While early detection and diagnosis of hearing loss in children are important for a long-term positive outcome, it is not the only factor that determines a child’s ultimate quality of life. Instead of placing the sole focus of treating a child’s hearing loss on the medical treatment itself, new research shows that increased family engagement with the child and their treatment can be critical to the child’s overall success.
After reviewing the current literature on the long-term well being of children with hearing loss, researchers at the University of Miami have determined that formal parental and caregiver involvement in a child’s hearing healthcare is vital to the child’s development. Unfortunately, the research also shows that many families with children with recently diagnosed hearing loss lack the information and emotional support necessary to be involved in their child’s hearing healthcare.
Although this lack of information and emotional may be due to a number of factors that differ from family to family, the researchers believe that this may be due to three main factors:
Despite these three main limiting factors to the development of a robust family-centric hearing healthcare approach to treating hearing loss in children, the researchers believe that hearing healthcare providers can increase family engagement within the constraints of their current practice. In particular, the researchers believe hearing healthcare providers can focus on three key practices to foster better engagement and collaboration with the families of their youngest patients. These three practices are: providing family support, addressing disengaged families, and motivational interviewing.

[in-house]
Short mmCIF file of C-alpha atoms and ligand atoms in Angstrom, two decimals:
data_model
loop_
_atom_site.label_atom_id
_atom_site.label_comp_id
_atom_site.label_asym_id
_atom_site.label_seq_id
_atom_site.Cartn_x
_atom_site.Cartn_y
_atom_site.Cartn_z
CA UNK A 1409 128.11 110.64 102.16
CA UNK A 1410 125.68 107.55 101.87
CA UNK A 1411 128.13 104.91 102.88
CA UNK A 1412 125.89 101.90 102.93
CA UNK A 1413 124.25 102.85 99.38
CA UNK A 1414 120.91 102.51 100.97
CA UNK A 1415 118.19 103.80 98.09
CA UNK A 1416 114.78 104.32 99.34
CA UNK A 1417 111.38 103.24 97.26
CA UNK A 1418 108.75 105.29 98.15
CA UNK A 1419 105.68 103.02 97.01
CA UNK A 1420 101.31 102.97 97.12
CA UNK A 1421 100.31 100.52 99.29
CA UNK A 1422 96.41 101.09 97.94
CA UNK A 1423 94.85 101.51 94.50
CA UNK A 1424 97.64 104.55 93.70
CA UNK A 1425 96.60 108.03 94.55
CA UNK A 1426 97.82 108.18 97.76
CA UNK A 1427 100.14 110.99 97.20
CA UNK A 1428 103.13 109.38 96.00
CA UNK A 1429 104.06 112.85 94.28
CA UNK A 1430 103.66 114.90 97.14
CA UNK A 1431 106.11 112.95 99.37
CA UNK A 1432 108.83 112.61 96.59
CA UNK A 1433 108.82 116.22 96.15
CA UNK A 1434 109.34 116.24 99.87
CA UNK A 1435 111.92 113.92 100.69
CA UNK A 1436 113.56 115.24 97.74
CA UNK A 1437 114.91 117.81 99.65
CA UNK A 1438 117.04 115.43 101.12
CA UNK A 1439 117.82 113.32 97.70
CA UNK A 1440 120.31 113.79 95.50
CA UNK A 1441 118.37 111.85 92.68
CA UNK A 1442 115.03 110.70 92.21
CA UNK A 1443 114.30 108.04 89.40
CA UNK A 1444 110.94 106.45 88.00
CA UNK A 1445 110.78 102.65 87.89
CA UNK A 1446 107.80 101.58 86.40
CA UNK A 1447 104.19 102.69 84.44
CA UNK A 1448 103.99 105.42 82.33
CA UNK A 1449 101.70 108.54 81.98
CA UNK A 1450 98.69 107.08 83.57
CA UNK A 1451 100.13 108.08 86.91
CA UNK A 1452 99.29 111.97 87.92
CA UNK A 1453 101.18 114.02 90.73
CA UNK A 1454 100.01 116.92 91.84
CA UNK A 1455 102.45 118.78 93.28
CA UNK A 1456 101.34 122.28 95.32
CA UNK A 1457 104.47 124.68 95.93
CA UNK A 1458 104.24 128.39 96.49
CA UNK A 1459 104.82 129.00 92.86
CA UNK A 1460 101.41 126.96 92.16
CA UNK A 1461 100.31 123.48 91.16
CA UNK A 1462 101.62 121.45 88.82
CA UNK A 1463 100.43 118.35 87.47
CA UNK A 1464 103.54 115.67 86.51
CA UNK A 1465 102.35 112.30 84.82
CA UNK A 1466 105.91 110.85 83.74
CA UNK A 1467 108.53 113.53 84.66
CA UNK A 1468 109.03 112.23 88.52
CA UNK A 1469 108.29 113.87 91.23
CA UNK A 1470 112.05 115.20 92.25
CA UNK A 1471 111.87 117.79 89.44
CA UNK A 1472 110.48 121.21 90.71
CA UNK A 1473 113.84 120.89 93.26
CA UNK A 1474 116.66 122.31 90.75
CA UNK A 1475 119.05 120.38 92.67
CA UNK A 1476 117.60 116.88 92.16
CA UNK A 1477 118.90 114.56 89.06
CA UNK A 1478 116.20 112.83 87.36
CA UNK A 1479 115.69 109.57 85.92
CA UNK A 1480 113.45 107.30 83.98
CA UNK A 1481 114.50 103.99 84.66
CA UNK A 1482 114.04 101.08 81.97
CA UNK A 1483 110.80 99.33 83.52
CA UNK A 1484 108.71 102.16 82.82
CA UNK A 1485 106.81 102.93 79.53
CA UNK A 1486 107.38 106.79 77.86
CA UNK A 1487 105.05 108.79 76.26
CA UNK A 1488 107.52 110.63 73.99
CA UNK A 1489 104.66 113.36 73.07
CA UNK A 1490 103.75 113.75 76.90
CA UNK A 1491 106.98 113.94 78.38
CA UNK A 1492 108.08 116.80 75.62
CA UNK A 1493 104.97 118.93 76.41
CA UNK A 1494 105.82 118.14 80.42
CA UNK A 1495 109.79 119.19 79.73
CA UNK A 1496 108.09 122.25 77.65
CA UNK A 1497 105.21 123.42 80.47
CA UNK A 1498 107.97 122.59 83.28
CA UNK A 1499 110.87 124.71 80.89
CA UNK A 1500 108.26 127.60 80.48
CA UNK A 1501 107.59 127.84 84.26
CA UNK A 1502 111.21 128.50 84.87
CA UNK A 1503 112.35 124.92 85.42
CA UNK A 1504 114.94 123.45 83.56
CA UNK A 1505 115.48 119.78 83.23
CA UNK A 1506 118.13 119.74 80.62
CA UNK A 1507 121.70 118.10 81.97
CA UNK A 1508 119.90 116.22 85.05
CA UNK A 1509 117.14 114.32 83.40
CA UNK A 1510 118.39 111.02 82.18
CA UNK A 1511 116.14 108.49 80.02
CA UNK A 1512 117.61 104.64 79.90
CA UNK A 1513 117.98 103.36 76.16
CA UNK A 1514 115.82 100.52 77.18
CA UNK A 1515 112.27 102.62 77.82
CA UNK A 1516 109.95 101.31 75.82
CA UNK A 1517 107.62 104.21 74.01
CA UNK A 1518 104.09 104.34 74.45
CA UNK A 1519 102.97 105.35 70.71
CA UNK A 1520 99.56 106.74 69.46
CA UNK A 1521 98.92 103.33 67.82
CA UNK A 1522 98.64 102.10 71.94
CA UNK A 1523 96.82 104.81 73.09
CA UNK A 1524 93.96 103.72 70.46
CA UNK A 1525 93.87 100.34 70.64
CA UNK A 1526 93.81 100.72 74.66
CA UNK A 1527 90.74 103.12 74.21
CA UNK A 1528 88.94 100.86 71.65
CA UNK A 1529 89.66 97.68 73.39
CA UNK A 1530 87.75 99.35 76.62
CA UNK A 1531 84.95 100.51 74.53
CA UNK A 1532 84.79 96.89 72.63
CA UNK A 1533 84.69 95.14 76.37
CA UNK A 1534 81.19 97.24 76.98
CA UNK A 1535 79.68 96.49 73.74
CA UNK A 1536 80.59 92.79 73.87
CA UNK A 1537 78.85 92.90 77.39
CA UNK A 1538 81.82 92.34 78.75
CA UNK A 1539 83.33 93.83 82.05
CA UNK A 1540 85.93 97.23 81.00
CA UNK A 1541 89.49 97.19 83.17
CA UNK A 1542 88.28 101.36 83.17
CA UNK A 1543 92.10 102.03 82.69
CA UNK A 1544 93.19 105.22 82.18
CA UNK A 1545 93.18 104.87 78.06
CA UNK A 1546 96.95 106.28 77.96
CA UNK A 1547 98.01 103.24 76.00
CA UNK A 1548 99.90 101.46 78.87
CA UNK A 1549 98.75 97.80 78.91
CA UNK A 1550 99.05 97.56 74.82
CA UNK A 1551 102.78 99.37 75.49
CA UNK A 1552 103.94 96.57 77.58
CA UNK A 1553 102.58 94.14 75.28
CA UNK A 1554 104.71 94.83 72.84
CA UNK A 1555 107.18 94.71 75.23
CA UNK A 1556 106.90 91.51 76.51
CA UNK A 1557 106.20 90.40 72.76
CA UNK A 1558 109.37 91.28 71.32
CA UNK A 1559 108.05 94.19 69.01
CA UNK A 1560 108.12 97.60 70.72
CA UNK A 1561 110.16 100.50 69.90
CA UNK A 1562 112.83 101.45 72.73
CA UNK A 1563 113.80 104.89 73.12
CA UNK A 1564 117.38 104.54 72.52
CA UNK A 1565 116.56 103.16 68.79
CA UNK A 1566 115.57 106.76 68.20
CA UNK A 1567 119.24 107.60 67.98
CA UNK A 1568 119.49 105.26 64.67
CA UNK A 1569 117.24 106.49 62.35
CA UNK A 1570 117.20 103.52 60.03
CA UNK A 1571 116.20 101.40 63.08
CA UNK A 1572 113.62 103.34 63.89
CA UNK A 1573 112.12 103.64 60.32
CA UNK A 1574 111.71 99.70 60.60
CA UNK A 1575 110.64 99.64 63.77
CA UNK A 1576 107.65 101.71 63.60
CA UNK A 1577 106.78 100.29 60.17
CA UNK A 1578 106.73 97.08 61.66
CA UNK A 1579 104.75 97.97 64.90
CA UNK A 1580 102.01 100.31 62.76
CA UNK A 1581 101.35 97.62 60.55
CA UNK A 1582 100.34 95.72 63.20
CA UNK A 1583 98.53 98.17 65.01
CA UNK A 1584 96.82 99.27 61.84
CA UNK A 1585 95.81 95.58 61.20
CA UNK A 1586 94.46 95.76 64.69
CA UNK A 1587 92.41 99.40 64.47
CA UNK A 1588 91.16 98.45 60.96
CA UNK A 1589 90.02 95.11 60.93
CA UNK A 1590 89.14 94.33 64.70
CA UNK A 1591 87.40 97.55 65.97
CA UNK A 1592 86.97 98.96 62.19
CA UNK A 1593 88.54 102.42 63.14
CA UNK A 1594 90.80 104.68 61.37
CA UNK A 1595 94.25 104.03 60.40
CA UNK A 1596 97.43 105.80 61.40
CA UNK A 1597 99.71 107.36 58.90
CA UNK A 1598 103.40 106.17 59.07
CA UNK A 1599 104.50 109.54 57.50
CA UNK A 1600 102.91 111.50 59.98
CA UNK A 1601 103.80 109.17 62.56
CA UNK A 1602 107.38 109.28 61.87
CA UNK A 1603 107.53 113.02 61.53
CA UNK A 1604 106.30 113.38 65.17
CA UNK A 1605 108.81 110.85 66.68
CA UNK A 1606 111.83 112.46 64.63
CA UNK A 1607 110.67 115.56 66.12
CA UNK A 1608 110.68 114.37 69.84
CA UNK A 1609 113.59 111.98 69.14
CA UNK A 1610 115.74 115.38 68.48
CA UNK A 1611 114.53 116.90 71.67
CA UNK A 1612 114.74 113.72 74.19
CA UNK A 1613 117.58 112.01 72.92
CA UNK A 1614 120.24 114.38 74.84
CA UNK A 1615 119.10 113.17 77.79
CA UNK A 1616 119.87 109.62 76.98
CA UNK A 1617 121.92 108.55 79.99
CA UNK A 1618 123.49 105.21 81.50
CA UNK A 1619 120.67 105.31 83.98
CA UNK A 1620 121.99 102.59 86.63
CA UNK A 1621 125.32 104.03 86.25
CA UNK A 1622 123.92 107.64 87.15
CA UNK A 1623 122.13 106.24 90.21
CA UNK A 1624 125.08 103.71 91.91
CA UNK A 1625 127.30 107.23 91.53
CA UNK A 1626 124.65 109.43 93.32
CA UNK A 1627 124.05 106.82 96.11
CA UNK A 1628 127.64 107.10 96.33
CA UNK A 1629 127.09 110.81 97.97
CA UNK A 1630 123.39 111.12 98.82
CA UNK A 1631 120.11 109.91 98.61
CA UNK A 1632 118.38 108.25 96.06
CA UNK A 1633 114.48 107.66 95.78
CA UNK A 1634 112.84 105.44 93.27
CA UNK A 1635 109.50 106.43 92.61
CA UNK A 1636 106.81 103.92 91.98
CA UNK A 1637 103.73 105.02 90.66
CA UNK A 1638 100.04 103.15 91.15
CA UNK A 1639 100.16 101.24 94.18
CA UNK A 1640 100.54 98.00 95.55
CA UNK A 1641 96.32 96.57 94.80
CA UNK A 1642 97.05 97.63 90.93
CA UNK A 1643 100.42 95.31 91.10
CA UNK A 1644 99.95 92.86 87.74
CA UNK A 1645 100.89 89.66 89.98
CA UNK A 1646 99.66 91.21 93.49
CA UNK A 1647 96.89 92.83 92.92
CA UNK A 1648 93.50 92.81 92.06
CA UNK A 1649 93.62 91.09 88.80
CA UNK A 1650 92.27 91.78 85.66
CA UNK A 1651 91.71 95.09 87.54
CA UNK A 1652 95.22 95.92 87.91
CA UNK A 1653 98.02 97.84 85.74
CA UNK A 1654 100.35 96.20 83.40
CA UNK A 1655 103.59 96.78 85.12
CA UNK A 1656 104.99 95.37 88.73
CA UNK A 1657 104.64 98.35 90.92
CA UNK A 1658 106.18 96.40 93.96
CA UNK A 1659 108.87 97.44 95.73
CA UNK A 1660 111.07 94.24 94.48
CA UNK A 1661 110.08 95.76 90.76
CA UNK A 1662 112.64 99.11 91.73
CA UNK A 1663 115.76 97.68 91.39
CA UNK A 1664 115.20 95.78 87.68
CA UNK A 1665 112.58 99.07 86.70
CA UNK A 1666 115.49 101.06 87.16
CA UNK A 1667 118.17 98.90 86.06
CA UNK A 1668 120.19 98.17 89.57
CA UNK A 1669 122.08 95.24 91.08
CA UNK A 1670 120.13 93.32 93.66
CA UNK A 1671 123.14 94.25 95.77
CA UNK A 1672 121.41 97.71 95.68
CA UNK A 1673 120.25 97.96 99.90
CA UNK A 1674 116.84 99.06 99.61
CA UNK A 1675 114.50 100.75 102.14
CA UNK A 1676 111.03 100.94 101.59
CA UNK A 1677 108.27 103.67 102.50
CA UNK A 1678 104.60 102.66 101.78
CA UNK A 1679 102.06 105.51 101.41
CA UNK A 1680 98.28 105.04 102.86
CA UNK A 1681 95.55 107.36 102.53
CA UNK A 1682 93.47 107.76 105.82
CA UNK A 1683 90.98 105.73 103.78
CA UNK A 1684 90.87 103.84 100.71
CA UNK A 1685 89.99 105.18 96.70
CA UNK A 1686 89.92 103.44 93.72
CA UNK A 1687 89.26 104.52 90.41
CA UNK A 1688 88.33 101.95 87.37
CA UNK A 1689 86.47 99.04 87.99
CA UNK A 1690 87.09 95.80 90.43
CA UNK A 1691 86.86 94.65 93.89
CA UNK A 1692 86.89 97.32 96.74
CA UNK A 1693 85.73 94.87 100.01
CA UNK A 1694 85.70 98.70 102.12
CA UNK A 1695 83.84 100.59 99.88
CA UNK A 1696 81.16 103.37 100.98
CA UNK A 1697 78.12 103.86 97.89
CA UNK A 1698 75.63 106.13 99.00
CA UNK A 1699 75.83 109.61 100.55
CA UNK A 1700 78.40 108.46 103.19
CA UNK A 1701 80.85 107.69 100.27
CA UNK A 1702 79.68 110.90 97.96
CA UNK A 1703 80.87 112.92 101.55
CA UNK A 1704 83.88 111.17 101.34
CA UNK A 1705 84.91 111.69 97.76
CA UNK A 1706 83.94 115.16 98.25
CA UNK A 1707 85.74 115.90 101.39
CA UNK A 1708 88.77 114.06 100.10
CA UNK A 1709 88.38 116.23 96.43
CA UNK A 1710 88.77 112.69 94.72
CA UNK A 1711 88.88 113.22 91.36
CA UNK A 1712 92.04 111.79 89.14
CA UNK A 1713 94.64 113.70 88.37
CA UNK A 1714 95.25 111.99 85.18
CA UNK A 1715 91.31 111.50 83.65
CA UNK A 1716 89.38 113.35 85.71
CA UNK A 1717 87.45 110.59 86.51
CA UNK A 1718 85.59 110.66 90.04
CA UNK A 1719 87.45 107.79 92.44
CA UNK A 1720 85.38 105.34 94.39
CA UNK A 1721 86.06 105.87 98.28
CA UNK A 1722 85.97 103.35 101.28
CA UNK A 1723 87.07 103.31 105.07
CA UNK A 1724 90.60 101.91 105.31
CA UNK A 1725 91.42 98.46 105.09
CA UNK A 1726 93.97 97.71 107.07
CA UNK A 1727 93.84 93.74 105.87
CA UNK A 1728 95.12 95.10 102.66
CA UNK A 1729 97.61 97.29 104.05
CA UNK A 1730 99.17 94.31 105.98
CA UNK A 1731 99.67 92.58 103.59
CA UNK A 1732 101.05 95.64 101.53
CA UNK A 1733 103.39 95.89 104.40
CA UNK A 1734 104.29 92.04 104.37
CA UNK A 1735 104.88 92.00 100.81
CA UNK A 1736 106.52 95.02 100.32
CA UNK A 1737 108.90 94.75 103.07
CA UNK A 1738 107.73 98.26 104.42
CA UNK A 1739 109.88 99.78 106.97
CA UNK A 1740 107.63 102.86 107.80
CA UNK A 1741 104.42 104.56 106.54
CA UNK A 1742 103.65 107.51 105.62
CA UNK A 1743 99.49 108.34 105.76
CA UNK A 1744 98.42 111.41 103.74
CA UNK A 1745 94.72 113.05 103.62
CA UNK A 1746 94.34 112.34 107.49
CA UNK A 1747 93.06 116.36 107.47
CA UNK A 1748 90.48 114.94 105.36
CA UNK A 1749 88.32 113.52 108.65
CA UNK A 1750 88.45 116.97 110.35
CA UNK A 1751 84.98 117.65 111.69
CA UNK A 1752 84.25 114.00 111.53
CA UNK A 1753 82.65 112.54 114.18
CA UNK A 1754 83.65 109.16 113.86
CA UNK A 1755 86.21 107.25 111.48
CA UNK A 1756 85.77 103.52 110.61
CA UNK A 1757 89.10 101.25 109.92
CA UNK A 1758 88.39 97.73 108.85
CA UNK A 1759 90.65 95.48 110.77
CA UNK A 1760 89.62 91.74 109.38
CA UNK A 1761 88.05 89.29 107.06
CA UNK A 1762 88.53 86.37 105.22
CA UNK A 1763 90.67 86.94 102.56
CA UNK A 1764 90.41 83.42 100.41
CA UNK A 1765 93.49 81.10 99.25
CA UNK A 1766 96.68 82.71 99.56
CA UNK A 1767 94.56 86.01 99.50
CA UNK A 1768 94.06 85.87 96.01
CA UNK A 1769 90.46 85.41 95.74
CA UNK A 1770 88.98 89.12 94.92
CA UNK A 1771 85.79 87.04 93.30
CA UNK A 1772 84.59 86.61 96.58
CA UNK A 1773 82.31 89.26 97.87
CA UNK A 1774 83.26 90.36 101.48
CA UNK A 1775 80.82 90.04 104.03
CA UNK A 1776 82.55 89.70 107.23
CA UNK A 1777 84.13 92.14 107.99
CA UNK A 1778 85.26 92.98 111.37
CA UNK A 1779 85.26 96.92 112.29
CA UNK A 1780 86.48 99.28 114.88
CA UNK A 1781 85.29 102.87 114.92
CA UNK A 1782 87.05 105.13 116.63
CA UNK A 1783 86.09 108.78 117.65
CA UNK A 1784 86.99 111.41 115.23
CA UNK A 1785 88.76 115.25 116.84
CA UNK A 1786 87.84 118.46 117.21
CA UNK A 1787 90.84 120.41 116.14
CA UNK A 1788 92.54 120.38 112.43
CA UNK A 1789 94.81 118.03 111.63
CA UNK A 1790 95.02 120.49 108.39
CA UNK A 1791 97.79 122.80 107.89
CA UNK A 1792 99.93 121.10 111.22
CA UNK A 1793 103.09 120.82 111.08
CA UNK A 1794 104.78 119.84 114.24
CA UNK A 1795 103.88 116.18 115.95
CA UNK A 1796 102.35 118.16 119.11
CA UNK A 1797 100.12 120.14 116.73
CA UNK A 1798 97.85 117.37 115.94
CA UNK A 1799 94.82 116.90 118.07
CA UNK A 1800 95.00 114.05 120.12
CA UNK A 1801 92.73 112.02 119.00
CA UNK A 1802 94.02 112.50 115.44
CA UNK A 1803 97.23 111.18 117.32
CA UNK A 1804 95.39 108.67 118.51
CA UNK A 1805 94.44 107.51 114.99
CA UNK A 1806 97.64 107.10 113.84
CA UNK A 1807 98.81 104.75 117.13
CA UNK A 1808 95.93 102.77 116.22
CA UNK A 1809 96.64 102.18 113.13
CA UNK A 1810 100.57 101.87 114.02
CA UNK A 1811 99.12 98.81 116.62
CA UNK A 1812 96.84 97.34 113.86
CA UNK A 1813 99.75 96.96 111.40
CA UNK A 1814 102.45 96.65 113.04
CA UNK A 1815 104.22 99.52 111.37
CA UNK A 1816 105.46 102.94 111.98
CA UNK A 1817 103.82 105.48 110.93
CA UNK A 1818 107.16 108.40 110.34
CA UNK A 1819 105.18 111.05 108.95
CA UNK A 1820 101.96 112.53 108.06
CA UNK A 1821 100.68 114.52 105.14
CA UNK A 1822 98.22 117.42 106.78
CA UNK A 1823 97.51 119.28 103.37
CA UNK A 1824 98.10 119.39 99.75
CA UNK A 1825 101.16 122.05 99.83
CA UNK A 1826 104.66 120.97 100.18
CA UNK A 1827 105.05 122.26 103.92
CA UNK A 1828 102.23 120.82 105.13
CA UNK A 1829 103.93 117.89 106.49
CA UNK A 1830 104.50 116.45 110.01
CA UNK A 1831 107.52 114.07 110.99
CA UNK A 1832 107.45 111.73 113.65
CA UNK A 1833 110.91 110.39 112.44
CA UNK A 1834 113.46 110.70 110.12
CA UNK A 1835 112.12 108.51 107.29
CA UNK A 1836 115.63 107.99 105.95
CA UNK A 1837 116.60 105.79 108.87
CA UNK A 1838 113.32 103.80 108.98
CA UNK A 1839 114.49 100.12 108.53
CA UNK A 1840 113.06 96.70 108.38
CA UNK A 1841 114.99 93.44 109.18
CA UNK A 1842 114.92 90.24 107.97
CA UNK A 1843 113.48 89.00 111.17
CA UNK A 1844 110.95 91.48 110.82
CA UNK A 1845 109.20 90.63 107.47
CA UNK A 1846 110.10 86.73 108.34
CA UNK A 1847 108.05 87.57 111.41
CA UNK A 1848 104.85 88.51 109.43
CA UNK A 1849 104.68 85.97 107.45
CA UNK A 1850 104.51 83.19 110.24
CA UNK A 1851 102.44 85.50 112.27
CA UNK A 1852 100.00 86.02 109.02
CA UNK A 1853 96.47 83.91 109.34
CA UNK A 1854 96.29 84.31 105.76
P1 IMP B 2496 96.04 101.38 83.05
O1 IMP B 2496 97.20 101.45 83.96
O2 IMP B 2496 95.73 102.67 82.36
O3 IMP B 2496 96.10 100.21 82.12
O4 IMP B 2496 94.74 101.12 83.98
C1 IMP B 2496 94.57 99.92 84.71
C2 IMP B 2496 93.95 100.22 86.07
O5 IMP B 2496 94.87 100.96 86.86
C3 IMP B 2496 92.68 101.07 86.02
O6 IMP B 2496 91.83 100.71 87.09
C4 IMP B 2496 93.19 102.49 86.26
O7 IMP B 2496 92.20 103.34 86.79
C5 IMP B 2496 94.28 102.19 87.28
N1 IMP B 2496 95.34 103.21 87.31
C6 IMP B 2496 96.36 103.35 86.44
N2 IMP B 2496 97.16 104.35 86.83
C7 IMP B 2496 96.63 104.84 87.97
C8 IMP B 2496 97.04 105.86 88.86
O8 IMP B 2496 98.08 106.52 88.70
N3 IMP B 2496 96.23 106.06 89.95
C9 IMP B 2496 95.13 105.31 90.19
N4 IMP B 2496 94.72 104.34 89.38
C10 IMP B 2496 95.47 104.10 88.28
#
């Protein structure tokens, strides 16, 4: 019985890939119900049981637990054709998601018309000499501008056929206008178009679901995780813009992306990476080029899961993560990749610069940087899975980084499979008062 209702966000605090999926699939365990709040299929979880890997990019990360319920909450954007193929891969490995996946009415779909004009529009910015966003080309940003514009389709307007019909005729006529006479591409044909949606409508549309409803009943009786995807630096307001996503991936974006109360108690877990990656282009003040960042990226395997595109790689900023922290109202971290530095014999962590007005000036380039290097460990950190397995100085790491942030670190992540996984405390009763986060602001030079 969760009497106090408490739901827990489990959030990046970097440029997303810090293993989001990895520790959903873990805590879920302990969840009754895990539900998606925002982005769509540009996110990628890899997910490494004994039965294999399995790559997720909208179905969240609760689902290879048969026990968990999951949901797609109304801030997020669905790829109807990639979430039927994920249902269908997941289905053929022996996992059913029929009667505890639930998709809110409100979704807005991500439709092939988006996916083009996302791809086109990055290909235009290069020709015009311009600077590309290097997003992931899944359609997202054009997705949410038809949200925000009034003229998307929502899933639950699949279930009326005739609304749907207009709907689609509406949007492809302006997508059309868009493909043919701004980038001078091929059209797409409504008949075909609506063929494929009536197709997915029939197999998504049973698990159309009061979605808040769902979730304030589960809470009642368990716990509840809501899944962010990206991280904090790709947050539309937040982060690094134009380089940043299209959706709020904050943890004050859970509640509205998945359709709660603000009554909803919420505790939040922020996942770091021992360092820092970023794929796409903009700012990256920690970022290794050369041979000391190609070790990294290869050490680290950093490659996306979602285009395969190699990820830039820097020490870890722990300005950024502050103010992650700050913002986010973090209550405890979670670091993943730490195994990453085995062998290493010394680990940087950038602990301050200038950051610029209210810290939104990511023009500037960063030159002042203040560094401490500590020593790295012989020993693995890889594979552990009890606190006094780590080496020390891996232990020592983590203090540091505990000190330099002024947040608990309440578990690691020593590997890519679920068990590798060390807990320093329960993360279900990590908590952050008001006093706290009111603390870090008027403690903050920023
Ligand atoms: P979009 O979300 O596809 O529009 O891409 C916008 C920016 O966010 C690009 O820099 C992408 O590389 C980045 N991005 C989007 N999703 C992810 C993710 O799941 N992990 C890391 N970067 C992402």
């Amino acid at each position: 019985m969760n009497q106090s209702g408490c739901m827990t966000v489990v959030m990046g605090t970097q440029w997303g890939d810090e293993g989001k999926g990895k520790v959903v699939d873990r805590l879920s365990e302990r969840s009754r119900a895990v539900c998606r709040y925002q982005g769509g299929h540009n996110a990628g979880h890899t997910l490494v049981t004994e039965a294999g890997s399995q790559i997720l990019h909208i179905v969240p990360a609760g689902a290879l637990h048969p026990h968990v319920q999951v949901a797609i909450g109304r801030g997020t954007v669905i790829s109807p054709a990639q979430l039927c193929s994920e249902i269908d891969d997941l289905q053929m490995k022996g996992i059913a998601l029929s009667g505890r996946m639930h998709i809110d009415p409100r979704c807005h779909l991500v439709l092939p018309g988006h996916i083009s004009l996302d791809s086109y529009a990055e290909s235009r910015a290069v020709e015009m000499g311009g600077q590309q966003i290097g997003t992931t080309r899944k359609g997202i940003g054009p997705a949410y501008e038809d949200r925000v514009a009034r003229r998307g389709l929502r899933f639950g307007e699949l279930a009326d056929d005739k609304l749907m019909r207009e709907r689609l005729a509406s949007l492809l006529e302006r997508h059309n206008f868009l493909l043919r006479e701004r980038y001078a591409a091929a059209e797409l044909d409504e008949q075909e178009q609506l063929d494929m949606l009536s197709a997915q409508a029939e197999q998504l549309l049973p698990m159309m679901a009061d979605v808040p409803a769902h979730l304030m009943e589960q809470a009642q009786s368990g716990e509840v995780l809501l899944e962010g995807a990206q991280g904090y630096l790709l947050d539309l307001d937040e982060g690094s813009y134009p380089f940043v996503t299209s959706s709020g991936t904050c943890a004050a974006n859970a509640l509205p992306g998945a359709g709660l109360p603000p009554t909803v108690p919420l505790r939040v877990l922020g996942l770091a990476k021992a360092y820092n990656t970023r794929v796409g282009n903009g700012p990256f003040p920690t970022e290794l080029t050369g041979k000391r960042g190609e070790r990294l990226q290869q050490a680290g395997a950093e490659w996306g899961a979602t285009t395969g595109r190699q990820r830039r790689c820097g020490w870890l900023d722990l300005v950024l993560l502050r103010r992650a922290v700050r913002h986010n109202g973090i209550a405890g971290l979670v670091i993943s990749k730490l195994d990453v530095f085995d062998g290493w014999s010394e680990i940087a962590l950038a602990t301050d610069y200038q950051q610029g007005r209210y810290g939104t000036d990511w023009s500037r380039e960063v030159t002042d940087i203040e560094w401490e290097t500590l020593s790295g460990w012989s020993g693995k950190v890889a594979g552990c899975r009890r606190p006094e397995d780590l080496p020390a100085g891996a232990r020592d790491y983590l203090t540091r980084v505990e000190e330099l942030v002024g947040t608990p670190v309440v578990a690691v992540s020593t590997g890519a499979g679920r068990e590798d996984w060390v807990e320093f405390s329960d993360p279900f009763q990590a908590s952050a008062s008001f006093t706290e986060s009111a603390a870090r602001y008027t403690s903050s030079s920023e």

Providing Family Support
For children, the success they have with using certain hearing loss treatment interventions, such as hearing aids or cochlear implants, relies heavily on the support they receive from their caregivers. Especially for infants, toddlers, and the youngest school-aged children, a parent or guardian may be the only person capable of ensuring that a child actually follows their hearing loss treatment plan.
That being said, there are many factors, such as stress or limited financial resources, that may limit a family’s ability to adequately follow their child’s hearing loss treatment plan. Thus, a good way for providers to help families manage their child’s hearing loss is to start with understanding the family’s current situation, their needs, and their expectations. After doing so, a hearing healthcare provider can offer treatment options that work best within the family’s unique situation.
Addressing Disengaged Families
When providers feel as though a family is or is becoming disengaged with their child’s hearing healthcare, they can take steps to work with these families on identifying the barriers they face to fully engaging with their child’s hearing loss treatment. This may be as simple as asking a family some open-ended questions and encouraging less vocal parents to talk about their experiences, their thoughts, and their concerns, but can make a huge difference in engaging families in a longer-term context.
Motivational Interviewing, or MI, is a method that can help identify the source of ambivalent or disengaged feelings in a situation. MI can also help people find the motivation they need to change these feelings and their behavior. Thus, it can be a useful tool for hearing healthcare providers who need to figure out why a family is disengaged with their child’s hearing loss treatment. Moreover, this method can be critical to identifying specific changes that can be made to increase motivation and engagement in families.
Ultimately, these three practices – providing family support, addressing disengaged families, and motivational interviewing – can be critical to fostering family engagement in a child’s hearing healthcare. Since this engagement is so important for a child’s long-term well being, these three skills are quickly becoming more and more important for hearing healthcare professionals over time.